It is easy to forgo good nutrition habits in our fast-paced lifestyle. We prioritize other responsibilities above making time to maintain and improve our own health. Yet eating for your health is one of the most important things you can do to help yourself age optimally.
"Being smart about what you eat is very important as you age. Research shows a clear correlation between obesity and the development of chronic metabolic conditions. Eat higher quality protein so you are not digesting a lot of trans fats. For breakfast, swap out the eggs and bacon for yogurt. Pay attention to how much you are eating. It is not uncommon to think you are just eating a snack when in fact the portion size or calorie count is so large that it is actually a meal. Just think, if you eat two 'snacks' a day along with your regular meals, you could end up eating five meals per day! You don’t need to make drastic changes to what you eat to improve your health. Small changes work better. Ask yourself, 'What changes am I willing to make?' Then incorporate those changes into your daily life. Those small changes can add up to make a big difference." - Manpreet S. Mundi, MD, Endocrinologist with the Division of Endocrinology, Diabetes, Metabolism, and Nutrition at Mayo Clinic in Rochester, Minnesota.
Take Action Now
- Snack Smart. Keep vegetables washed and cut in your refrigerator for quick snacks. Keep fruit in a bowl in your kitchen so that you’ll remember to eat it.
- Choose Vegetables. Focus on recipes that have vegetables or fruits as the main ingredients, such as vegetable stir-fry or fresh fruit mixed into salads.
- Explore Seasonings. Salt isn’t your only option. Brighten flavors with freshly squeezed lemon or lime juice. Use balsamic or wine vinegars. Add some heat with fresh hot peppers or red pepper flakes.
- Plan Your Plate. Pick up a free copy of the Mayo Clinic Patient Education pamphlet Eat Well: Use The Plate Method from the Patient Education Center, Siebens building, subway level.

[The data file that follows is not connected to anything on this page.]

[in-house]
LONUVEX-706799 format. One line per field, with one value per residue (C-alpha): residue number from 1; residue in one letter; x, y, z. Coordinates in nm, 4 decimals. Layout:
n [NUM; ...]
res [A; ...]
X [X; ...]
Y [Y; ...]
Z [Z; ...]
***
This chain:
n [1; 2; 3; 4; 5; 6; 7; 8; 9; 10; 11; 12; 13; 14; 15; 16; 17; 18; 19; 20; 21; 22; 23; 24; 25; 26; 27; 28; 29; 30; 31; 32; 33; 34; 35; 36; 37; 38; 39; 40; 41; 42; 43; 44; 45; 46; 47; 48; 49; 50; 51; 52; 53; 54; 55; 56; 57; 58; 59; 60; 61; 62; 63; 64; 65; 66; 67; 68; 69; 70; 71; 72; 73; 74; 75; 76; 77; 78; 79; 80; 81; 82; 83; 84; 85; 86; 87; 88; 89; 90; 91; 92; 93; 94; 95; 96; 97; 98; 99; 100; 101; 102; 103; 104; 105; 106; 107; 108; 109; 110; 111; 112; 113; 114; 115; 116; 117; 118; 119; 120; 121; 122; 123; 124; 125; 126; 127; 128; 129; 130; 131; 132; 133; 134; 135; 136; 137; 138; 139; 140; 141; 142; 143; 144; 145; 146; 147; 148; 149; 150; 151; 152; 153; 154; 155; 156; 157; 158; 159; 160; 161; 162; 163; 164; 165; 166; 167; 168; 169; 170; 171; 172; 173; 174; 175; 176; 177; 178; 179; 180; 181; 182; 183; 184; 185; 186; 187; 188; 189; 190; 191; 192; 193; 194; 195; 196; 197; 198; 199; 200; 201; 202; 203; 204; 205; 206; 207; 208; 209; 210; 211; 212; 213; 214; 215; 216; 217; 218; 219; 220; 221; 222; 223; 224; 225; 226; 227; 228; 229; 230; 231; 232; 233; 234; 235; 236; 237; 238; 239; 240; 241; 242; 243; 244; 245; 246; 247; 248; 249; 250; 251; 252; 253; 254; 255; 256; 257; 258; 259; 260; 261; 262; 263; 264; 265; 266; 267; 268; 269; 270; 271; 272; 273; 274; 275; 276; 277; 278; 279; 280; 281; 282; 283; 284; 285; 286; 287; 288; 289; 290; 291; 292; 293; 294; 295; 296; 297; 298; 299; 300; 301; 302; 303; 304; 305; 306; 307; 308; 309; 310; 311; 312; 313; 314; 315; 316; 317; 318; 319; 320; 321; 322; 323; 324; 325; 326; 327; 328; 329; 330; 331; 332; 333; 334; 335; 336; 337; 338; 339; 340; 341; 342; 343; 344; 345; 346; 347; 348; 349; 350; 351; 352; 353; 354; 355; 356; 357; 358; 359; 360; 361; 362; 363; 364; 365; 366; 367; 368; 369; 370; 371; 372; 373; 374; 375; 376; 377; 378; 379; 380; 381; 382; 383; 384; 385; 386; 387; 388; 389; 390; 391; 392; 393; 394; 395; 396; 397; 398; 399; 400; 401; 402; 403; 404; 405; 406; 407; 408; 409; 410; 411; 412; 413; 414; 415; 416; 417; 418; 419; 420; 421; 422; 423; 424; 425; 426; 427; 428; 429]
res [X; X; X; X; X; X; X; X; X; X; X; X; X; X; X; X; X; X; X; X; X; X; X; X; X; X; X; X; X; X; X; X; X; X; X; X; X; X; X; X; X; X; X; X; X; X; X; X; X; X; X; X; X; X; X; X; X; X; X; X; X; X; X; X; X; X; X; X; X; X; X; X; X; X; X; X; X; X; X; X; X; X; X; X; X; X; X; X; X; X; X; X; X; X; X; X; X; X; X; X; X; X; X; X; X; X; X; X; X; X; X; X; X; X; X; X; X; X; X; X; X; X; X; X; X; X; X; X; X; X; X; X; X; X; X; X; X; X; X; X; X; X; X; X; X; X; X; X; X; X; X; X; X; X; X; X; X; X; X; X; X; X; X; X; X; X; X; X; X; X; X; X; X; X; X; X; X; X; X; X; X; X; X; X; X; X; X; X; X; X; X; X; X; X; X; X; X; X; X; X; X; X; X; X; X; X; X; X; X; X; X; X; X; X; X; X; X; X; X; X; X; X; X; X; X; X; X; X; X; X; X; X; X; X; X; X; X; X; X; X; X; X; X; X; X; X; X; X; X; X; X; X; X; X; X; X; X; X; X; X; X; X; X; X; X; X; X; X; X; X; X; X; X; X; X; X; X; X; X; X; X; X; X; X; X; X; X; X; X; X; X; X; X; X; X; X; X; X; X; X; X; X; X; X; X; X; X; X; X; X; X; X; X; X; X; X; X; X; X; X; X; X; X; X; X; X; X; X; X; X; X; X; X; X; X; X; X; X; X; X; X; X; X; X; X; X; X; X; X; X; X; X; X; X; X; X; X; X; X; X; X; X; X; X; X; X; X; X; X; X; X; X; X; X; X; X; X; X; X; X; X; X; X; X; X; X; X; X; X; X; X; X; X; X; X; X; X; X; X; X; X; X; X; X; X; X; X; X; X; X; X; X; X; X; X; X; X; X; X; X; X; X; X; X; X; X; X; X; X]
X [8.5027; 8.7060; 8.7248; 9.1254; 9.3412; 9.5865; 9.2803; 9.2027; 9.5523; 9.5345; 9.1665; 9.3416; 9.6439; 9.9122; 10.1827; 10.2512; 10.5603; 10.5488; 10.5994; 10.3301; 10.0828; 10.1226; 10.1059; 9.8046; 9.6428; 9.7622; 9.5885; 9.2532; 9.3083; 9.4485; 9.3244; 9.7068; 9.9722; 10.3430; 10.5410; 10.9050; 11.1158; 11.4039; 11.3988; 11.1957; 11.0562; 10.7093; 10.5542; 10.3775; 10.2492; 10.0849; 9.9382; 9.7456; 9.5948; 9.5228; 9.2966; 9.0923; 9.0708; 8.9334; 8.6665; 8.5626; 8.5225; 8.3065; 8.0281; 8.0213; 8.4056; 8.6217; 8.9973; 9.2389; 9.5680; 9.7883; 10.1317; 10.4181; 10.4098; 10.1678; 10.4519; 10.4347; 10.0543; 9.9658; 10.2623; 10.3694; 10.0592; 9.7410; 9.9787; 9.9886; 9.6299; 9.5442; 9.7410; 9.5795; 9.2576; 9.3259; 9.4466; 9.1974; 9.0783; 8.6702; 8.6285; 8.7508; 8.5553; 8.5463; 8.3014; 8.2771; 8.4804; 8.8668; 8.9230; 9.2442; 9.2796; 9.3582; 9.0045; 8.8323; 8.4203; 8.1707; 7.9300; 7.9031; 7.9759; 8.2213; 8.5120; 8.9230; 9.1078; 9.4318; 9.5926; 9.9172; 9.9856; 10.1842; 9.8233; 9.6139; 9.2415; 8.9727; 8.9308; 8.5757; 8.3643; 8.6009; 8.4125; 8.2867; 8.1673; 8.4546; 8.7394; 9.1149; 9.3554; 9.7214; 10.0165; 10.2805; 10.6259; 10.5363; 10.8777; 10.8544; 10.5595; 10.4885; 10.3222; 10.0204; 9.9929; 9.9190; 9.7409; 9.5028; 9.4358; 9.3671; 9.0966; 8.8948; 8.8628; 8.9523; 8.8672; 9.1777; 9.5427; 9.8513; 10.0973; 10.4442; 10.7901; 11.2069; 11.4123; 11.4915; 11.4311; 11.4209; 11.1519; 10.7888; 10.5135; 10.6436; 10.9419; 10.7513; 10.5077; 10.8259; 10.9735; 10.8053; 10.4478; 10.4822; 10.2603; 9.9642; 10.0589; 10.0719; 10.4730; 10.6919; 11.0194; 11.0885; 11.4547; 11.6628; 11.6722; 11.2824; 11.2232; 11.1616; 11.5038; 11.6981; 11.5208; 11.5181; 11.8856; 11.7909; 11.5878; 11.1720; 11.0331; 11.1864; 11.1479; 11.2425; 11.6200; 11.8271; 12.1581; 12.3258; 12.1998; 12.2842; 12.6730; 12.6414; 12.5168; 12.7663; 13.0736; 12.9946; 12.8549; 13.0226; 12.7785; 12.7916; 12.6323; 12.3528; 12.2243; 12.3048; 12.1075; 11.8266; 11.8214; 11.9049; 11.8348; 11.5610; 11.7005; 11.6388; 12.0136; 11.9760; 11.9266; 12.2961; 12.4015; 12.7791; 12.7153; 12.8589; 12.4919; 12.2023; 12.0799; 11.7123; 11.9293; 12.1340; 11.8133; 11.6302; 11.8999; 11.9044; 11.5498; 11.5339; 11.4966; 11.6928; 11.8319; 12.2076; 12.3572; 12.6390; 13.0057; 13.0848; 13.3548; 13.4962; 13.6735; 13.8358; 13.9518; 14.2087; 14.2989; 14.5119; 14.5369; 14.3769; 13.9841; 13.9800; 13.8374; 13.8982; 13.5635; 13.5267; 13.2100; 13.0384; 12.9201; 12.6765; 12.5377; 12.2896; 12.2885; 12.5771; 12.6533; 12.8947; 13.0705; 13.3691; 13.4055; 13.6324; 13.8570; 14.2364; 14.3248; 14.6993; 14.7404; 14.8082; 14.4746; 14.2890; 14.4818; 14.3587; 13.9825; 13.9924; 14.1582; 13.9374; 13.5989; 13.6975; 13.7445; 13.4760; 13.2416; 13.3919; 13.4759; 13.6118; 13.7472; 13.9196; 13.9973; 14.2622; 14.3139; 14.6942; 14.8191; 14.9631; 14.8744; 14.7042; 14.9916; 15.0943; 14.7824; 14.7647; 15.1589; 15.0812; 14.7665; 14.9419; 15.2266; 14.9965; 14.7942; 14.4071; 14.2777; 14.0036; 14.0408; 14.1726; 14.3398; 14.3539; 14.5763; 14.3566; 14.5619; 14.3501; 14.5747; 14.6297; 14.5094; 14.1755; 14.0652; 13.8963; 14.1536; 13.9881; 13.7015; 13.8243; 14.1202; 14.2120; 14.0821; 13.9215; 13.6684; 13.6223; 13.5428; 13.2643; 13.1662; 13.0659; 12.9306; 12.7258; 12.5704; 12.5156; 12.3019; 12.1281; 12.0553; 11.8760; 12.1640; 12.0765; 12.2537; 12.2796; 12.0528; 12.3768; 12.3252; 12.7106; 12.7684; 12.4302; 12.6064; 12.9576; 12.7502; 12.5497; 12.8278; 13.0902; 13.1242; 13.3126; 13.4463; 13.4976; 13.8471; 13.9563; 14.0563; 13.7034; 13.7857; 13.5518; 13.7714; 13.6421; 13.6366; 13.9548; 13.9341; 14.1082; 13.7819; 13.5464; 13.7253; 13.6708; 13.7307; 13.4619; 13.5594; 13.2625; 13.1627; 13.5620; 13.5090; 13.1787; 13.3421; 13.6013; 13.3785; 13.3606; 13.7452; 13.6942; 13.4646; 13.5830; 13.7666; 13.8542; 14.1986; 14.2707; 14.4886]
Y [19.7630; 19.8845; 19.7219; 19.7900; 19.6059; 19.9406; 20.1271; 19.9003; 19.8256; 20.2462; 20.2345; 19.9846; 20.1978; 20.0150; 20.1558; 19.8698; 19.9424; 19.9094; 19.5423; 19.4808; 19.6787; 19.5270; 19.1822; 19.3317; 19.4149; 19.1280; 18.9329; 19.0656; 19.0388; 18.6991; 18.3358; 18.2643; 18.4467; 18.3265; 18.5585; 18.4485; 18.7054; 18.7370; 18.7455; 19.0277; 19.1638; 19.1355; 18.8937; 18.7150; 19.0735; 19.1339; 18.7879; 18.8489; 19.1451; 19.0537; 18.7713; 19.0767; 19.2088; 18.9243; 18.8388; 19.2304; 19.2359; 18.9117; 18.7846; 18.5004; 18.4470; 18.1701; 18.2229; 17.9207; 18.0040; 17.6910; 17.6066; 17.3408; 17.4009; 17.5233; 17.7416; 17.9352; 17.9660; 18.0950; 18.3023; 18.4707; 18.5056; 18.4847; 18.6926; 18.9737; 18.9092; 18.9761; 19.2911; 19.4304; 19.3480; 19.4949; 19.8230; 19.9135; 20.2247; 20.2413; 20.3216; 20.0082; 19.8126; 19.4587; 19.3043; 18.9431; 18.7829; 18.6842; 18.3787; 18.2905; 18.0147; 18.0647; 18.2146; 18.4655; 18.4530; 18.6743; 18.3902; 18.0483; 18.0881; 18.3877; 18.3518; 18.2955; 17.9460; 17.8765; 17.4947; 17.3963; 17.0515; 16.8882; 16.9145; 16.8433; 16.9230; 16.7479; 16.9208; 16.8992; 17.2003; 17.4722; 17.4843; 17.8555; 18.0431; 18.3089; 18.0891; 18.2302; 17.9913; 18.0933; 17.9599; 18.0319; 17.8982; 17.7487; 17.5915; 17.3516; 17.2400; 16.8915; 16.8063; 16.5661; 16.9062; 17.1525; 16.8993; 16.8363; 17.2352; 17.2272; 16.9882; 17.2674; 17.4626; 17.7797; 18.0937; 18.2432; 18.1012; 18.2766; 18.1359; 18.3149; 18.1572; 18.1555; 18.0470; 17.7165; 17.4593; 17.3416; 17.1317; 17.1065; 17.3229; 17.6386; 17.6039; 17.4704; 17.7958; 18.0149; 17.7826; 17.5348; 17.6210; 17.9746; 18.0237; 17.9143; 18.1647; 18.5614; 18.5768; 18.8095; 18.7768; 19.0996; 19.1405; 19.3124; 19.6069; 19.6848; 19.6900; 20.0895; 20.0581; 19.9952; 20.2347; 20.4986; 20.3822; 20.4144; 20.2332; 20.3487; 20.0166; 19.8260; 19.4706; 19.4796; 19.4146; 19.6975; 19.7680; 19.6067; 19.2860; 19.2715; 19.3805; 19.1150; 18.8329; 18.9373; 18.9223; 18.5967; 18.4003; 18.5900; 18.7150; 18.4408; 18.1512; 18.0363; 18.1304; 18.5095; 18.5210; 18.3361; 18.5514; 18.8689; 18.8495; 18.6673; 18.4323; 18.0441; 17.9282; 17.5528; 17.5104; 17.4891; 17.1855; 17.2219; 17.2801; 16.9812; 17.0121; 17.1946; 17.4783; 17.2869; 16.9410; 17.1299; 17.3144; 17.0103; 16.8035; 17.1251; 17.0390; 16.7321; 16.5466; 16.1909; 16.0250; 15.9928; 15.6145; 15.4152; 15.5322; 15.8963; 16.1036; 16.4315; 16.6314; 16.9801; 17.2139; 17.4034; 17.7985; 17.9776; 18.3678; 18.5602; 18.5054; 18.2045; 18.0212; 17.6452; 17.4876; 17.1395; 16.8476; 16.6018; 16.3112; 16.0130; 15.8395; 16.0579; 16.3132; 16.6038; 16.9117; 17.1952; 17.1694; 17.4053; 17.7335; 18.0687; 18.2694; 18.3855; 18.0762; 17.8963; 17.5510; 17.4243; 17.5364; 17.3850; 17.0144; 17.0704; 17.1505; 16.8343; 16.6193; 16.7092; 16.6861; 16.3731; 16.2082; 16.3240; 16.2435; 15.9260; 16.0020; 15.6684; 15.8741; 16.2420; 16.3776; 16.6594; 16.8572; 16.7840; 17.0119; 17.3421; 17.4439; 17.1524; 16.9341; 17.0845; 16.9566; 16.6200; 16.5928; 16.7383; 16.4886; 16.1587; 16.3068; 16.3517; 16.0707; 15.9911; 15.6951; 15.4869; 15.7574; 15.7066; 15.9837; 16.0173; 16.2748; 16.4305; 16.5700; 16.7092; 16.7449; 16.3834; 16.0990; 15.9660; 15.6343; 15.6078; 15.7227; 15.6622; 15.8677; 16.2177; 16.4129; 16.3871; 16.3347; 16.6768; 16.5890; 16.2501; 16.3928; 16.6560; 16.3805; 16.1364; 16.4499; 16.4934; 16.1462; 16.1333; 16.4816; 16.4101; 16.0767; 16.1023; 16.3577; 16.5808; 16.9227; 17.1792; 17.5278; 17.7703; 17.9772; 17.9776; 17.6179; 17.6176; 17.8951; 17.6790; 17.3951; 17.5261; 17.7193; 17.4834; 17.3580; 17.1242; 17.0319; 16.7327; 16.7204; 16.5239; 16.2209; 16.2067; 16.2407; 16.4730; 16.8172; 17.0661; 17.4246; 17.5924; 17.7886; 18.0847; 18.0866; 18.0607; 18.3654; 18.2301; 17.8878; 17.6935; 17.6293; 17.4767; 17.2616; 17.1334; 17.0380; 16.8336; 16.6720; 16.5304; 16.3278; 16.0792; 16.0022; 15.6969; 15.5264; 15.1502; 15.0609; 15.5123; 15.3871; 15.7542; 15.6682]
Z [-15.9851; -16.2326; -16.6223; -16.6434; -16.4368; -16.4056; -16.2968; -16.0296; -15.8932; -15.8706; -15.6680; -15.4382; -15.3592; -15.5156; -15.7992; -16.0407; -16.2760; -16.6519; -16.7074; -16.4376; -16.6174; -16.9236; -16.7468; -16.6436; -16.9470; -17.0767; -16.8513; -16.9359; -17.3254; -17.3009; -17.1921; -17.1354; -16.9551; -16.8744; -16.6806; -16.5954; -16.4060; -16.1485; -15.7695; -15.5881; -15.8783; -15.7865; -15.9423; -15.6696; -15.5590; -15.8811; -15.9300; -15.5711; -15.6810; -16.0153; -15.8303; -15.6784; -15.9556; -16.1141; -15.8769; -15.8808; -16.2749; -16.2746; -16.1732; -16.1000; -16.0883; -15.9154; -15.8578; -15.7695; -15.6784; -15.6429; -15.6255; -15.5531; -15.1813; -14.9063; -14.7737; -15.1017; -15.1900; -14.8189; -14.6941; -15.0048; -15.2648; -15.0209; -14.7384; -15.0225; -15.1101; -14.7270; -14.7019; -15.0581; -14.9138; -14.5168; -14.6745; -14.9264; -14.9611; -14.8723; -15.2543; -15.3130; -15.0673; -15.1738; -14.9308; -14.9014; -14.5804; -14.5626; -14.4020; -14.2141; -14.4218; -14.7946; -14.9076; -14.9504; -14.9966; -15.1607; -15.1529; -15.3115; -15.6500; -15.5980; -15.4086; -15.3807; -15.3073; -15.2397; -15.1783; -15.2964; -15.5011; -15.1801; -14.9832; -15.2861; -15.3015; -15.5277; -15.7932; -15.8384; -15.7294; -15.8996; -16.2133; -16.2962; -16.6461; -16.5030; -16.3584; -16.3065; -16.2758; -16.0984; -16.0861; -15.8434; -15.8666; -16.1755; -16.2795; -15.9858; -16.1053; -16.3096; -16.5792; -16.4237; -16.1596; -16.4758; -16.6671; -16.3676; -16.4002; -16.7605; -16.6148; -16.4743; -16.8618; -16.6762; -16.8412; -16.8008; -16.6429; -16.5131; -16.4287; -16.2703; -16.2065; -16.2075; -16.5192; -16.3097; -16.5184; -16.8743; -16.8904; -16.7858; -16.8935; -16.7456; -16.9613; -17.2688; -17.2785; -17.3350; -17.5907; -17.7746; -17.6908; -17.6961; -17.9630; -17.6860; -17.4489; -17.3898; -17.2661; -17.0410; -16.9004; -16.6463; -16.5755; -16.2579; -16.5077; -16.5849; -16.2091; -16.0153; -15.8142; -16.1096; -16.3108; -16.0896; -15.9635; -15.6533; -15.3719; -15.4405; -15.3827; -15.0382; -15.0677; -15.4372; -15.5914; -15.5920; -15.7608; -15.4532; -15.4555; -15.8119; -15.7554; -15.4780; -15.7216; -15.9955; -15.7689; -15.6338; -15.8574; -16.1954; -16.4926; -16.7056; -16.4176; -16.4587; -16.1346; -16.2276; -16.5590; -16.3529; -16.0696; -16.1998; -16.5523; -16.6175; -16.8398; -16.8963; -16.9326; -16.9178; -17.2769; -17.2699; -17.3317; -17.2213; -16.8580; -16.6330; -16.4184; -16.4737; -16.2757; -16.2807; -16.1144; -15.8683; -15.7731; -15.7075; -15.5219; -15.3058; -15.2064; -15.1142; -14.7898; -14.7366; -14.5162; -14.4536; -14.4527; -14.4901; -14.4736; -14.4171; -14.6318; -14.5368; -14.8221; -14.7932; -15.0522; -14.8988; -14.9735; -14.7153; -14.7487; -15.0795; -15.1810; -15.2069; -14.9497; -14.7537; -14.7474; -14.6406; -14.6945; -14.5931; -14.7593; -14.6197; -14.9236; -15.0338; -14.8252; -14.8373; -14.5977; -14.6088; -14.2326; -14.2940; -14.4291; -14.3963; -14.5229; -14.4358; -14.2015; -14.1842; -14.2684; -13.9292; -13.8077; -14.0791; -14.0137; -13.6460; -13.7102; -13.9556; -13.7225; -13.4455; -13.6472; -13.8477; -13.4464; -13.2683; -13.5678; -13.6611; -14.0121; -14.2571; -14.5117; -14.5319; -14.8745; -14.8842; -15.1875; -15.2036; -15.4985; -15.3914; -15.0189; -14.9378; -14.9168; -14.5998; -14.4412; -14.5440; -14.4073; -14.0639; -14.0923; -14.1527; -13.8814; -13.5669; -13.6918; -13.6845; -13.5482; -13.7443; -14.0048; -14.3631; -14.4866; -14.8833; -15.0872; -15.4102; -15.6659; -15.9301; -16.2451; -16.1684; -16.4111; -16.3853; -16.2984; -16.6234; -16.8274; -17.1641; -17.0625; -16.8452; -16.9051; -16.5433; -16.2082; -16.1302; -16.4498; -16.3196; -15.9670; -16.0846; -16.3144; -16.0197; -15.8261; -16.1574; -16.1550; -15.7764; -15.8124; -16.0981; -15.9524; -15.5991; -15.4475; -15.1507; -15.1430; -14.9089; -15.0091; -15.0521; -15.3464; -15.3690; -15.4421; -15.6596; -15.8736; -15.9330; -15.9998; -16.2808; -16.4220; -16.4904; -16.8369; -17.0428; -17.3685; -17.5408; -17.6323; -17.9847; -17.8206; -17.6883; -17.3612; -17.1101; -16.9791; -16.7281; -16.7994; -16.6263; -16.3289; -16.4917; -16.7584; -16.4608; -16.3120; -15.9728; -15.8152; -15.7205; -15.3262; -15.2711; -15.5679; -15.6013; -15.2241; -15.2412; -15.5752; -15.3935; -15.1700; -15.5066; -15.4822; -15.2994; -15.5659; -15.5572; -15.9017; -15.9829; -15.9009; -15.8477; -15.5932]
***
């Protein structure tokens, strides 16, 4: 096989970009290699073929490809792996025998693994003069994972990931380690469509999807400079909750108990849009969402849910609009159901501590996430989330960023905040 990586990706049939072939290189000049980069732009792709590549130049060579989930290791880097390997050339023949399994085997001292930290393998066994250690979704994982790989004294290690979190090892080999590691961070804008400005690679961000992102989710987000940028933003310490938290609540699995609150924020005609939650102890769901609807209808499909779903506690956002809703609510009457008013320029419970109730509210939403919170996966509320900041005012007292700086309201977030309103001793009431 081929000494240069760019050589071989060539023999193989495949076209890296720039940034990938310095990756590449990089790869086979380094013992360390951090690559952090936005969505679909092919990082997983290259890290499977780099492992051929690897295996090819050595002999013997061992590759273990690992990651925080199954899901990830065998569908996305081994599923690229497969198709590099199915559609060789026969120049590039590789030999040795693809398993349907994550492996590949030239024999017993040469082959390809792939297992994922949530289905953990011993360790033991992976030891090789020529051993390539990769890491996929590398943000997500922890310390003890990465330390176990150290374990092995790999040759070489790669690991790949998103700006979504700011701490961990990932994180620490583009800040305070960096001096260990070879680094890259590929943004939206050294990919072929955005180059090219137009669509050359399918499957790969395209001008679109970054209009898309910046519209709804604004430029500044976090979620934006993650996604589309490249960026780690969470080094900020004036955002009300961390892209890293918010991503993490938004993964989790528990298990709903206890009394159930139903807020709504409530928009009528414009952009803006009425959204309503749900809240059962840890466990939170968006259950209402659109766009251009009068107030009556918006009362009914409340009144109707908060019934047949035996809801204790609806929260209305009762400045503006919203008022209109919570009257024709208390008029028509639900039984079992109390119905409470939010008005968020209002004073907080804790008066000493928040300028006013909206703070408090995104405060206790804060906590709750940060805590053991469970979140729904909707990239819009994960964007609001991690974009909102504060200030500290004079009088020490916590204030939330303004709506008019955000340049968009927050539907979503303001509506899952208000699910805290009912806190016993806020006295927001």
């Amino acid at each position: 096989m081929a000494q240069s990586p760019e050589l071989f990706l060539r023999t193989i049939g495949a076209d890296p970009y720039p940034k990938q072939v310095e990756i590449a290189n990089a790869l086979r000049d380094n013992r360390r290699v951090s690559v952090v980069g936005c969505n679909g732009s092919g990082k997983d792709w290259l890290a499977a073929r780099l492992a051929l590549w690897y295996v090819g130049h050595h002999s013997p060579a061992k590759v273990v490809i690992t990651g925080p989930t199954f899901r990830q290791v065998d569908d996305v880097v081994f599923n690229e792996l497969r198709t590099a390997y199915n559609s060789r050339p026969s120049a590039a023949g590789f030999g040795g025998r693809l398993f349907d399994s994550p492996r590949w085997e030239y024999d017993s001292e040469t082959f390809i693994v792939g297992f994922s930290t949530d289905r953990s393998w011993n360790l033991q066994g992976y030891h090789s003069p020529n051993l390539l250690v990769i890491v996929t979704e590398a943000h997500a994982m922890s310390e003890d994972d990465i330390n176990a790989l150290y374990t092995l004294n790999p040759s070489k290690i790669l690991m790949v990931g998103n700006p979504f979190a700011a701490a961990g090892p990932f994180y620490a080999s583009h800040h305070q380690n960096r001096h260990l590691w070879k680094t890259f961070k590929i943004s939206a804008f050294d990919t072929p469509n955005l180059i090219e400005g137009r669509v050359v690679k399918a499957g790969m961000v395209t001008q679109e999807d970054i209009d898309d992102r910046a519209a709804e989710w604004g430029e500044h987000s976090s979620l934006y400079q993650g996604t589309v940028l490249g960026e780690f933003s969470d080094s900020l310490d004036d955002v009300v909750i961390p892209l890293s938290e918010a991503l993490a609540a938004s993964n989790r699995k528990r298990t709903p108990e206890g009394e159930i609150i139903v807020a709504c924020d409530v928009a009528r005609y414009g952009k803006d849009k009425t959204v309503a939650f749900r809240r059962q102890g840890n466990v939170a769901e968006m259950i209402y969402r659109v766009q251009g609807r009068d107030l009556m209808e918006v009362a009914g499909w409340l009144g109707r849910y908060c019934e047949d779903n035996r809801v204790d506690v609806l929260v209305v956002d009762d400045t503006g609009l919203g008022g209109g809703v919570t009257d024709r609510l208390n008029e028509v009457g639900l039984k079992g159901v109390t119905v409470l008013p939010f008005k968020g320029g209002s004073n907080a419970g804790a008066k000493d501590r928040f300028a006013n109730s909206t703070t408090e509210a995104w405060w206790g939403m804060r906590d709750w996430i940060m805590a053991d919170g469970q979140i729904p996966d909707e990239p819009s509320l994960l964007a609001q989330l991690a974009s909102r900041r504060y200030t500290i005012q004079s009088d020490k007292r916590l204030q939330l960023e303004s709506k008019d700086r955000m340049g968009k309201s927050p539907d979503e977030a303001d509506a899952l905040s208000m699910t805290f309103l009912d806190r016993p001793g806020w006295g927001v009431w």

- Use Local Resources. Seek out a dietician at the Dan Abraham Healthy Living Center, Charter House, or even at your local grocery store for hands on classes and recommendations.
- Commit to Healthy Eating. Pick up a copy of the Mayo Clinic Diet Book to use clinically tested techniques to incorporate simple and pleasurable changes you can maintain for the rest of your life.
Interested in more newsfeed posts like this? Go to the Charter House blog.
What would you suggest for someone who is undergoing chemo therapy for non Hodgkins lymphoma? Many of the foods that I am not able to eat are those listed.
Chemotherapy can affect your taste buds and the effects of chemo can make eating a challenge. Here's an article from Mayo Clinic that offers some helpful tips and food options:
– Eating during cancer treatment: Tips to make food tastier https://www.mayoclinic.org/diseases-conditions/cancer/in-depth/cancer/art-20047536
You may also be interested in this discussion in the Cancer group that @travelgirl started a while back:
– Healthy diets for cancer patients https://connect.mayoclinic.org/discussion/healthy-diets-for-cancer-patients/
You can connect with @travelgirl and other lymphoma patients in the Blood Cancers & Disorders group here: https://connect.mayoclinic.org/group/blood-cancers-disorders/
Judy, what are you finding the most challenging with eating during chemo?
I am going through chemo therapy and find that many of the "good foods" upset my stomach. Any suggestions?